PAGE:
A Christmas Night to Remember(5)

Melody took a deep breath, and as she did so the first starry snowflake wafted by in the wind. ‘It takes two to keep a marriage together, Zeke. You can’t force me to stay.’

‘I don’t believe I’m hearing this.’

‘Believe it because I mean every word.’ She was amazed her poise was holding. ‘Things are different now.’

His opinion of her last statement was decidedly profane, but she didn’t flinch in the face of his anger. He stared at her after his outburst, conflict evident in every line and contour of his rugged features. ‘Are you telling me you don’t love me any more?’ he ground out finally. ‘Is that it?’

She lowered her eyes from the brilliant black orbs boring into her. She couldn’t lie convincingly otherwise. Allowing her hair to swing forward and hide her face, she muttered, ‘Yes, that’s it. I don’t love you. All right?’

‘Look at me and say it.’ His fingers forced her chin upwards. ‘Tell me you’re prepared to wipe away the last couple of years and all we’ve shared together as though they never happened. Tell me that and look me in the face while you do it.’

‘Of course they happened, and I’ll always be grateful for them, but things move on. People change.’ She could hear herself saying the words as though it was someone else speaking.

‘I haven’t changed!’ He suddenly shook his head in rapid movement, signifying a silent apology for his raised voice. ‘I haven’t changed,’ he repeated more softly, the sensual, smoky quality to his voice apparent. ‘And I simply don’t believe you have either.’

‘Oh, I have,’ she said, with such bitterness he couldn’t fail to believe her. He had married a young, whole woman. Now she didn’t feel young any more and she certainly wasn’t whole. She was a mess, inside and out. And there was no room in Zeke’s world for emotional and physical cripples.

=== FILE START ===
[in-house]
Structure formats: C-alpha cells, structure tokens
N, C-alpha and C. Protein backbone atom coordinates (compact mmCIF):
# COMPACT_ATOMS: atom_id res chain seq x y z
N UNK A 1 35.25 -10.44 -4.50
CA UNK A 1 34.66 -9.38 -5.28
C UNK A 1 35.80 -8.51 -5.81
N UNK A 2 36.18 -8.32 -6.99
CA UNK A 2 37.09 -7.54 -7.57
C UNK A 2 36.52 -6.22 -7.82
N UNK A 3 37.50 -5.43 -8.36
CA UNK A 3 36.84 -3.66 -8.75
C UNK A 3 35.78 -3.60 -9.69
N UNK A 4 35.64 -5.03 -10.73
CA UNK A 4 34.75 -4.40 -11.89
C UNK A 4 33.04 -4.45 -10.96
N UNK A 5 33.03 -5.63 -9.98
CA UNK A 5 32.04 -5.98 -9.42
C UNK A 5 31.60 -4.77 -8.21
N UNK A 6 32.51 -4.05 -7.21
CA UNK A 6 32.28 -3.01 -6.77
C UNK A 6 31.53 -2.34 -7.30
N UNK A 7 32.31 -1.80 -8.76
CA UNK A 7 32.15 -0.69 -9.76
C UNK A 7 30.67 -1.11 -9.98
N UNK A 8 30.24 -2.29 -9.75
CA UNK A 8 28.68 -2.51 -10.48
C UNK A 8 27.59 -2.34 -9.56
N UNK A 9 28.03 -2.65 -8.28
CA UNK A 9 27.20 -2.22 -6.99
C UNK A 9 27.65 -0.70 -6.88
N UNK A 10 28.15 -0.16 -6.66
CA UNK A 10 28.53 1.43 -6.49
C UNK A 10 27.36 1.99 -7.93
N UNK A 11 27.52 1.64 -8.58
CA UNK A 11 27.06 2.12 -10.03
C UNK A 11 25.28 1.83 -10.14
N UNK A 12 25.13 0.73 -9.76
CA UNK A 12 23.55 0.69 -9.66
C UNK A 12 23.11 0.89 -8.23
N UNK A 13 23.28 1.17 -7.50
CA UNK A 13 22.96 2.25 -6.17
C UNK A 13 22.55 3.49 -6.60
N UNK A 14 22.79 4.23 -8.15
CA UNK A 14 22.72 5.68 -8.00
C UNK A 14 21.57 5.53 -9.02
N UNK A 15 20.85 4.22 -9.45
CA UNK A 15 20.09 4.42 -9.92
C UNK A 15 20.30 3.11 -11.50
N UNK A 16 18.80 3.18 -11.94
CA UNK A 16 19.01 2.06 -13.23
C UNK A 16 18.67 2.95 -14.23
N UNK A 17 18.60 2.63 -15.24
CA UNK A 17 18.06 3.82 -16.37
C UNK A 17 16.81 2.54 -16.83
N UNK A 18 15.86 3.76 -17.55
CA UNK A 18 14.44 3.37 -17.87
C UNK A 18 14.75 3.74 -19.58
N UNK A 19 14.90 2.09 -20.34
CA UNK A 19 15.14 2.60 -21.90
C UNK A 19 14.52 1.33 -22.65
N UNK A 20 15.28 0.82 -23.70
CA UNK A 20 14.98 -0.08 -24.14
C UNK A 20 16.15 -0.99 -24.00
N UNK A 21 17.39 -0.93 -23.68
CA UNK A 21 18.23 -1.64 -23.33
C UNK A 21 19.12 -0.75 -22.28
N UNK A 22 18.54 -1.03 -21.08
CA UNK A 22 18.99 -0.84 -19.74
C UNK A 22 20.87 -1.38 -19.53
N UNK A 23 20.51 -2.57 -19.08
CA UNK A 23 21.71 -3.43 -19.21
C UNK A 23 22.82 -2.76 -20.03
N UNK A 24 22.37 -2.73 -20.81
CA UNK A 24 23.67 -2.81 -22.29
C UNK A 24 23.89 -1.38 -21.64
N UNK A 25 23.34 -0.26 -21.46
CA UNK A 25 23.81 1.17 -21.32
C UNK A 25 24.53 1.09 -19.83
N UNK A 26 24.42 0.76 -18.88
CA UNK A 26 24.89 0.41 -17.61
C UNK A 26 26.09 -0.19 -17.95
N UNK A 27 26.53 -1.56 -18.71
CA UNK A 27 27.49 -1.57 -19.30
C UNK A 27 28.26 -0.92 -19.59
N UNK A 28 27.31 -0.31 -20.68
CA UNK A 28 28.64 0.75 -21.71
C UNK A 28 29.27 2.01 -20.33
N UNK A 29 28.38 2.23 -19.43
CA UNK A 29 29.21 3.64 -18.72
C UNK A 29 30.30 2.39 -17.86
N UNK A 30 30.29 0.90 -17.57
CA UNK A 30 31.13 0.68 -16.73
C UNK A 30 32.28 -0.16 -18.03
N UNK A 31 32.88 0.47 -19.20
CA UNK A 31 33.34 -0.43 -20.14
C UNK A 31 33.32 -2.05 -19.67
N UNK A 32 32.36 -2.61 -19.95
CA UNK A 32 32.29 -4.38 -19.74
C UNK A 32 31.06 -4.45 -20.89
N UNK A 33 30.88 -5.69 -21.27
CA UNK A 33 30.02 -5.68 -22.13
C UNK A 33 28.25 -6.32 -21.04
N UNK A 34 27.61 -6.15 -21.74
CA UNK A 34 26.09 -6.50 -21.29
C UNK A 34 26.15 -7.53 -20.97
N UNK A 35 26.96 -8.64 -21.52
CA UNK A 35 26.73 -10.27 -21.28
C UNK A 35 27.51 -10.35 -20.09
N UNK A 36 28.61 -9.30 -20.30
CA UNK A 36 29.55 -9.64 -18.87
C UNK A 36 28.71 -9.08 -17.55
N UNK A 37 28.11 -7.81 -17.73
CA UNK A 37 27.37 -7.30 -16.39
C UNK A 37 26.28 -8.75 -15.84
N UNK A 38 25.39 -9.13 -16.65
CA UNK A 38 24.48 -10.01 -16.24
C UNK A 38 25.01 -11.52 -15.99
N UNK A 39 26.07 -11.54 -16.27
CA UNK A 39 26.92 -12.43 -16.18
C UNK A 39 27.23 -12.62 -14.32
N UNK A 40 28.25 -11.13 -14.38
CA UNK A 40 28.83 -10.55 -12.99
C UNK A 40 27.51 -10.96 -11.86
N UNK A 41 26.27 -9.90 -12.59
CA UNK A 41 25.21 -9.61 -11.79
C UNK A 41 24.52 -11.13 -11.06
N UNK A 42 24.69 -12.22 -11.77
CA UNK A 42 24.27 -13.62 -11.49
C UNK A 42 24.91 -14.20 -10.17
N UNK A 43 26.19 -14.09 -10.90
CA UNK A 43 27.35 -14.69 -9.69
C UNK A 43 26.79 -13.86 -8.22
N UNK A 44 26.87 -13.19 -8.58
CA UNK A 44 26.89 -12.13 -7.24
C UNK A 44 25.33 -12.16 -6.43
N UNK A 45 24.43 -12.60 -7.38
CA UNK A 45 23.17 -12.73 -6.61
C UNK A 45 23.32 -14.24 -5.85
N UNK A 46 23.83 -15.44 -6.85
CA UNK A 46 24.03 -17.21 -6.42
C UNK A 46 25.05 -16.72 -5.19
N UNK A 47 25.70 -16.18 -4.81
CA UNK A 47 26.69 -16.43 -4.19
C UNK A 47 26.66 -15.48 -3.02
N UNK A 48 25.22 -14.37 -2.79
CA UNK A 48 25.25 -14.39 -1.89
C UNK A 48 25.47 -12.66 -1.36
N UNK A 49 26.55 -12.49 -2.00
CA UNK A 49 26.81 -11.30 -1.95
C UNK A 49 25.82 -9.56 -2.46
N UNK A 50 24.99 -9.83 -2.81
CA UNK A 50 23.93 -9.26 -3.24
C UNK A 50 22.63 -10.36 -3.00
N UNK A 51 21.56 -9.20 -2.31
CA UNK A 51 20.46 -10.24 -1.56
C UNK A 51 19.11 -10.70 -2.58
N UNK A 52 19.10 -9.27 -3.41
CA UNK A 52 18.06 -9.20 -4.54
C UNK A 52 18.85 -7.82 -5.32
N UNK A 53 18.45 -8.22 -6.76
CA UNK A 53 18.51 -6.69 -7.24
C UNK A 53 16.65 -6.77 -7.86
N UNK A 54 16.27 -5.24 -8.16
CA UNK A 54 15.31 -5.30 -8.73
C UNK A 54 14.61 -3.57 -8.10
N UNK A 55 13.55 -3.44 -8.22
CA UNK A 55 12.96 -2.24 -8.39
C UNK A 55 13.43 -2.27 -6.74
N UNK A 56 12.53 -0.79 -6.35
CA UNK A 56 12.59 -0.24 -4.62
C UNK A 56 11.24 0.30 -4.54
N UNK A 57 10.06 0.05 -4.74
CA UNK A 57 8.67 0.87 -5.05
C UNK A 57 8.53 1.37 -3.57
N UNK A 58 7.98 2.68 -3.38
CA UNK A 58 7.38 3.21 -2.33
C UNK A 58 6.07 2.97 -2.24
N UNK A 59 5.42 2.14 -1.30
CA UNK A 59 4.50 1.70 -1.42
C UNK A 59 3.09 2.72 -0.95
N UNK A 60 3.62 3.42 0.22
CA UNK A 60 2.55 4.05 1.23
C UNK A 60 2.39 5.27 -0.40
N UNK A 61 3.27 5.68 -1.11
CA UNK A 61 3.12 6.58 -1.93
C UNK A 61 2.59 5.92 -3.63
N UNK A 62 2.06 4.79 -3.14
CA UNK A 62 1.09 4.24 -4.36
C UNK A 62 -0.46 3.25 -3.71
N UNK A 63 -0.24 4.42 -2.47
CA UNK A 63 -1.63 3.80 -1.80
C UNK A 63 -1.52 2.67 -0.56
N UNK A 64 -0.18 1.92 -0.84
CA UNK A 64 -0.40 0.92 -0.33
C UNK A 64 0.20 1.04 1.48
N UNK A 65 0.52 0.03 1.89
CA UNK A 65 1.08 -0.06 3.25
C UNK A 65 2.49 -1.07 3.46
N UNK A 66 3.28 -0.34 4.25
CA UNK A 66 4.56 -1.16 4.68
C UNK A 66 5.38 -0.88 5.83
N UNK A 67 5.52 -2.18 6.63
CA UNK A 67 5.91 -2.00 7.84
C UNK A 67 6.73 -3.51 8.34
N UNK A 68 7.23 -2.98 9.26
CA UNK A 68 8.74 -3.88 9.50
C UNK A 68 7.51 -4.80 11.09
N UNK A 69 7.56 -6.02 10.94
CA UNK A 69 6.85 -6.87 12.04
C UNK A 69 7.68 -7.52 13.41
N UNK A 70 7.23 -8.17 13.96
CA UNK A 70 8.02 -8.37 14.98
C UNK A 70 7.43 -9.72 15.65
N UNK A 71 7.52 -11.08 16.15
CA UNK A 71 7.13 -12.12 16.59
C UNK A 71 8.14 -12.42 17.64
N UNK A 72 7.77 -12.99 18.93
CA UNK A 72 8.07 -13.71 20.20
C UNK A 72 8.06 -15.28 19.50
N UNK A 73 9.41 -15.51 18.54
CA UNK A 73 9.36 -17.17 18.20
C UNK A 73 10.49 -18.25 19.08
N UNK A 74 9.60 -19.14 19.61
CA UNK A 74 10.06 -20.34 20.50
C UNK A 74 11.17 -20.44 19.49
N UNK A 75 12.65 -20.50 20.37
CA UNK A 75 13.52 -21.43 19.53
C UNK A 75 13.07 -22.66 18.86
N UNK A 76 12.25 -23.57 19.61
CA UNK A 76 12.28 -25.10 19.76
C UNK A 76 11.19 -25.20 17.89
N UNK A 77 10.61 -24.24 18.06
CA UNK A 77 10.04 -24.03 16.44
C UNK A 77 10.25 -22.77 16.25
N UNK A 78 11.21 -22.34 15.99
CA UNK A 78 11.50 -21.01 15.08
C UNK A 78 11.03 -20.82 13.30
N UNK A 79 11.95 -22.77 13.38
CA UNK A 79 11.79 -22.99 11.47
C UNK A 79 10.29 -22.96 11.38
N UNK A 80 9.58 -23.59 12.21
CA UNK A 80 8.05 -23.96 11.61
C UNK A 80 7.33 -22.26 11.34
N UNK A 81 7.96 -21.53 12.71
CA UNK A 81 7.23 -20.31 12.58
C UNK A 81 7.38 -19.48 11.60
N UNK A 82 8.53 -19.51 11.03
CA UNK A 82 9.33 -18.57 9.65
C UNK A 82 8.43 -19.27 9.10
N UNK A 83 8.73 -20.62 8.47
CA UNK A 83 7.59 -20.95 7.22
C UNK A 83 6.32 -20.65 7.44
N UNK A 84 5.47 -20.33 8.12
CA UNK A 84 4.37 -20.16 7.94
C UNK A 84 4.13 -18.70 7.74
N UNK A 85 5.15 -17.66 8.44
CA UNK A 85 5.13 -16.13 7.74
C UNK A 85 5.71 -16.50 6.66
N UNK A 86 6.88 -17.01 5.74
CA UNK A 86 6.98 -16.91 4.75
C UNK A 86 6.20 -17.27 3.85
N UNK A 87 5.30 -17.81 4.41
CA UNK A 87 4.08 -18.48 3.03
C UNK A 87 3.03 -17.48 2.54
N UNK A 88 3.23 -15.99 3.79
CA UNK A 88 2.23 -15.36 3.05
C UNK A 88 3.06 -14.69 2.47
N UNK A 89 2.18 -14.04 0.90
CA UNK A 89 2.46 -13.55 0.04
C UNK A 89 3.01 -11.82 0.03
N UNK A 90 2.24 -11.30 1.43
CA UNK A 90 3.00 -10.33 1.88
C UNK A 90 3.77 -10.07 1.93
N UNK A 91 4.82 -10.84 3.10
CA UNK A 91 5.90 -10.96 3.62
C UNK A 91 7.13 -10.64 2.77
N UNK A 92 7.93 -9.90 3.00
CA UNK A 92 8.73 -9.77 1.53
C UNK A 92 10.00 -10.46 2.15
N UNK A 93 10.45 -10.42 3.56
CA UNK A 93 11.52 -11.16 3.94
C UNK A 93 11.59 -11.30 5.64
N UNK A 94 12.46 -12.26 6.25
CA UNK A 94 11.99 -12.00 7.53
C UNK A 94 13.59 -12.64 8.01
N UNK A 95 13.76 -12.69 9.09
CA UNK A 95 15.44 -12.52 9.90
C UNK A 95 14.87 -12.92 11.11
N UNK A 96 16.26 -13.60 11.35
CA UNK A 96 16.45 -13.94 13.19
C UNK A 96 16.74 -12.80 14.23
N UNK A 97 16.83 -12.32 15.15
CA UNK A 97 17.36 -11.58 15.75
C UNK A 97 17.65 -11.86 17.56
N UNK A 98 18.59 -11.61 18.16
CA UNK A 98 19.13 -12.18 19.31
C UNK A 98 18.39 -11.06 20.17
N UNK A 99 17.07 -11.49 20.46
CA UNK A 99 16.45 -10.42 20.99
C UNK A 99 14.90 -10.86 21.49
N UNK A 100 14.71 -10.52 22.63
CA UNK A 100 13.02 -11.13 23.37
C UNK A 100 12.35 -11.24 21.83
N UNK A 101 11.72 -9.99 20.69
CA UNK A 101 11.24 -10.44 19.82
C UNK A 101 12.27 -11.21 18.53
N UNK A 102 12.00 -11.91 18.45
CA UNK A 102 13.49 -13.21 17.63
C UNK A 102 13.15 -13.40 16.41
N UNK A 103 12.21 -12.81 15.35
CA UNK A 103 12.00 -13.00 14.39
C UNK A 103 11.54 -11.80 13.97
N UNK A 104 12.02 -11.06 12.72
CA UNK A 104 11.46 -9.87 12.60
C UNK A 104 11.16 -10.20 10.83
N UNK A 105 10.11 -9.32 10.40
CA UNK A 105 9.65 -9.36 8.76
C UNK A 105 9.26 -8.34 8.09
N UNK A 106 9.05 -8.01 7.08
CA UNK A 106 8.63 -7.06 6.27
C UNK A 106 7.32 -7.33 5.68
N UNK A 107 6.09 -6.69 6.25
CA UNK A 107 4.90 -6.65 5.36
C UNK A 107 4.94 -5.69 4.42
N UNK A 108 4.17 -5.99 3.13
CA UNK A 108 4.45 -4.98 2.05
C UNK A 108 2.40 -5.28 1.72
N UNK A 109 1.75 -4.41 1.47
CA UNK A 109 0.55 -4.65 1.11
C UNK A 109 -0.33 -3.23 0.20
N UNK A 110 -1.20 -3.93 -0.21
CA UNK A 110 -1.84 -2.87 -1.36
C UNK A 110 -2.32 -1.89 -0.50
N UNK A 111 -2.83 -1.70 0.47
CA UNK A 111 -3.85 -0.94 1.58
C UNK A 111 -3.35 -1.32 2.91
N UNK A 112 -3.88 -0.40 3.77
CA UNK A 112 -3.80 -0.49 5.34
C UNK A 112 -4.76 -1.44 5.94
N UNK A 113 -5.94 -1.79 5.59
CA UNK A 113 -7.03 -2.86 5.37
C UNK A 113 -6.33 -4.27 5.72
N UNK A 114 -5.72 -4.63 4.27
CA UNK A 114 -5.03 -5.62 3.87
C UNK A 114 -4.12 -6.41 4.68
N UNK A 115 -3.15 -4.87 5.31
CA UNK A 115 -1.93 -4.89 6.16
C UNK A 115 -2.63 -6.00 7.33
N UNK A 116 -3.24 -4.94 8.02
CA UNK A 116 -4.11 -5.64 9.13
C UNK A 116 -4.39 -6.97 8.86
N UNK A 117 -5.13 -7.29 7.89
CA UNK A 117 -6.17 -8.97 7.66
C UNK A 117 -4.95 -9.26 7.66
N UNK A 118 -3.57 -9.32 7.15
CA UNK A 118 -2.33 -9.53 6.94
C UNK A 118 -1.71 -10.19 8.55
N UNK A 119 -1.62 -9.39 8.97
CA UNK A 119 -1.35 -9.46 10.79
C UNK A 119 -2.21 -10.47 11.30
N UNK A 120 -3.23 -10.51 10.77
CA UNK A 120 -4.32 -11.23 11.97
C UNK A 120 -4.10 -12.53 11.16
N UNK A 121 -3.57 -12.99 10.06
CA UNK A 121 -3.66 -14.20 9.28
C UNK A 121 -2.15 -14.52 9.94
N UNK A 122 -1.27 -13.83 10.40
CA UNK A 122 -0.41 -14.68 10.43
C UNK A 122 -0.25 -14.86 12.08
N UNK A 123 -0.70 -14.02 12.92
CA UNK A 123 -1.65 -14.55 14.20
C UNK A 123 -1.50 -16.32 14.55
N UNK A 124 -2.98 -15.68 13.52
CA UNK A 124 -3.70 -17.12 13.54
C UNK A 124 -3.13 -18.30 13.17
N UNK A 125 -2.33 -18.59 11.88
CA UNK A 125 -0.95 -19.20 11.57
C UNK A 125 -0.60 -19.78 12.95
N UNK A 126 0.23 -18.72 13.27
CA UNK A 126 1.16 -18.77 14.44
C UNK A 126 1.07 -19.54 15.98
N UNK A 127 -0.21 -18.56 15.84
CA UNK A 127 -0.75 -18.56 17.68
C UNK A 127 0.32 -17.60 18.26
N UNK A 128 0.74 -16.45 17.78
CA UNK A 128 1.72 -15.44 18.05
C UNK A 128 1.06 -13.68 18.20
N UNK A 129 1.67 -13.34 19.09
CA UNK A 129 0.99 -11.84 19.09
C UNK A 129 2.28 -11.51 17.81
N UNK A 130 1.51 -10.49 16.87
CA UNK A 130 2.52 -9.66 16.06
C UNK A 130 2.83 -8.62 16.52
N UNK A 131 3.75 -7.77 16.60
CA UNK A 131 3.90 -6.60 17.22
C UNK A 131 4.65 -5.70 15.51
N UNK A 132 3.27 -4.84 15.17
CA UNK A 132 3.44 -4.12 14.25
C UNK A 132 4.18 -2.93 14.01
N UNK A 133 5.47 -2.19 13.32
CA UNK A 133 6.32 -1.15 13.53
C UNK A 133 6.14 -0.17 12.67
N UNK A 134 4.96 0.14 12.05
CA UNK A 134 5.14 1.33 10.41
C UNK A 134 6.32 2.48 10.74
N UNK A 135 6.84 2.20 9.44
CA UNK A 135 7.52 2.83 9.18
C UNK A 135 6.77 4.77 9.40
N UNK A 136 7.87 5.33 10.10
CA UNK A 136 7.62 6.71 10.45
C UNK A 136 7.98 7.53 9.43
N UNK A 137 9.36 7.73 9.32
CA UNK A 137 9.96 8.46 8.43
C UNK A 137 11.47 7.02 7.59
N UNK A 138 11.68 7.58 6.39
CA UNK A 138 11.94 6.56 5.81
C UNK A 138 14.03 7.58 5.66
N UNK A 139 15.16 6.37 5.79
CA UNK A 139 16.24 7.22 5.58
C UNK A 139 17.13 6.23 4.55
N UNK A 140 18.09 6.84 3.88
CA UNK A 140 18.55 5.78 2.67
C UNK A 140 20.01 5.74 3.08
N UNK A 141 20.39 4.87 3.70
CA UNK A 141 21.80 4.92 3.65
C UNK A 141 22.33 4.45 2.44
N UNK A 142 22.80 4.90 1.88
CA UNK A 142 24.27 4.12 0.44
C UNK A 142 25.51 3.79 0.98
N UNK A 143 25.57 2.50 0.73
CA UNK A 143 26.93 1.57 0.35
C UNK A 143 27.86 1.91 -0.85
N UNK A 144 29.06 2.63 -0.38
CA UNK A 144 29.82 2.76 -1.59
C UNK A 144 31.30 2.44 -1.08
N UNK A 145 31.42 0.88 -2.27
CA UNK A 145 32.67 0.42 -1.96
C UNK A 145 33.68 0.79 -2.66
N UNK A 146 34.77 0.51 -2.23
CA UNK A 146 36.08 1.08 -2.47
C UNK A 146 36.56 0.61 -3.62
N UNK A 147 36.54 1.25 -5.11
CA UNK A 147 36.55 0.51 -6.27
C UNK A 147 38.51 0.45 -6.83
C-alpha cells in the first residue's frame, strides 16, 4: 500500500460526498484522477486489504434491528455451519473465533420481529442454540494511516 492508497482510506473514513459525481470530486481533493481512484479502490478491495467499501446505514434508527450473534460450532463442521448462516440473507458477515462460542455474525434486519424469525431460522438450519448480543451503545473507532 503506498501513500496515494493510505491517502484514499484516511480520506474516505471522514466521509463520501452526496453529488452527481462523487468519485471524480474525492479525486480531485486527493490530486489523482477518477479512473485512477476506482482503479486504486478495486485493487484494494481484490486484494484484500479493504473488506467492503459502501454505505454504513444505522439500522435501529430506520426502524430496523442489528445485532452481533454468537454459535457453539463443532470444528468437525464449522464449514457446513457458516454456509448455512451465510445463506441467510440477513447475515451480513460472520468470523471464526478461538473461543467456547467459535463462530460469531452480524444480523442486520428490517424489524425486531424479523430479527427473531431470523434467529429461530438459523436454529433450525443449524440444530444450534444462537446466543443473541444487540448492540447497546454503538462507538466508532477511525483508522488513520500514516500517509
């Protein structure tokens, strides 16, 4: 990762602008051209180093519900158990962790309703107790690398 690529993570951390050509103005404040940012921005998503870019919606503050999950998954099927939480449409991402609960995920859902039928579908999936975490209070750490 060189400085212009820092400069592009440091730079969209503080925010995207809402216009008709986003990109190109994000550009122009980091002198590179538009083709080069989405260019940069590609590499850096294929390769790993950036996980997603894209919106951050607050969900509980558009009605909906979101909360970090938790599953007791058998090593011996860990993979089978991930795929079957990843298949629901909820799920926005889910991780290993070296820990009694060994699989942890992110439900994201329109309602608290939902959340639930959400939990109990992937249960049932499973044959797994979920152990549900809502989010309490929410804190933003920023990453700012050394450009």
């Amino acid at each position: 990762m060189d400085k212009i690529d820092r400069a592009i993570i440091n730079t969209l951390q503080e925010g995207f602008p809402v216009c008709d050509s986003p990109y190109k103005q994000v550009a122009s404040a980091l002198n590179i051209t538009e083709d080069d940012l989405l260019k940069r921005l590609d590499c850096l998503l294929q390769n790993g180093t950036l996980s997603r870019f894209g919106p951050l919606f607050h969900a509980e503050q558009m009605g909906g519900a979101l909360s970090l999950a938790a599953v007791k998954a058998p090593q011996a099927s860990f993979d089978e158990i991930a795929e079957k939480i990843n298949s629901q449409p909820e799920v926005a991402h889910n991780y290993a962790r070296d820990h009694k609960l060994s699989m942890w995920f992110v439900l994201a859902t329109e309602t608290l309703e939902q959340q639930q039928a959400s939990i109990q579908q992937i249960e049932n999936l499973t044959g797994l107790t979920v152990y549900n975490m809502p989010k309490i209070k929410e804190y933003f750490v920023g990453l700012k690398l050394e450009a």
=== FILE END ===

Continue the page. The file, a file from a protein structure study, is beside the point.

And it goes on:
‘You mean the accident? Your legs?’ He was speaking so quietly she almost couldn’t hear him. ‘That doesn’t make any difference to me—surely you know that? You’re still you—’

‘No.’ Her voice was brittle but with a thread of steel running through it. ‘I’m different, Zeke. And you can’t wave a magic wand and make me the old Melody, any more than you can pretend I’m not damaged. I’ll never dance again. I’ll never even walk without a limp. I have months of intensive physiotherapy in front of me and they’ve already warned me the chances of arthritis as I get older are high. I could end up in a wheelchair at worst.’

‘I know all that. I’ve been seeing the consultant on a regular basis and I have worked out a programme of treatment with him.’ Before she could react, he took her arm again, adding, ‘It’s starting to snow and you’re getting cold. Come and sit in the car at least.’

‘I’ve told you I’m getting a cab.’ He was wearing a black overcoat and he looked very big and dark as he glanced down at her. A part of her noticed the way his hair curled over his collar, unlike his usual short, almost military style. Was that intended or did he need a haircut? For some reason she found the thought weakening, and to combat this her voice had a sharp edge as she added, ‘And I don’t want you talking to my consultant again, okay? Much less deciding on my treatment. I can look after myself. We’re not together any more, Zeke. Deal with it.’

Before she had met Zeke she had looked after herself for years after all. She knew from her grandmother that her father had walked out on her mother before she was born, but, her mother having died when Melody was little more than a baby, she had no recollection of her. Her maternal grandmother had brought her up, and as her mother had been an only child there had been no aunts and uncles or cousins in her life, and her grandfather had divorced her grandmother years earlier and moved away.

Consequently it had been a somewhat singular childhood, especially as her grandmother had discouraged friendships with other children. She had lived for the twice-weekly dance lessons she’d attended since a small child. At the age of sixteen she’d been accepted at a dance school and had just graduated from there when her grandmother had passed away, leaving her a small inheritance. She had moved from her home town in the west of England to the capital, finding a bedsit and beginning to look for dancing work while practising every day. Once her nest egg was gone she’d been forced to take other jobs between dancing engagements to pay the bills, but she had been happy enough while she waited for her ‘big break’. And then the part of Sasha had come along and she had met Zeke and her life had changed for ever.

Helen Brooks's Books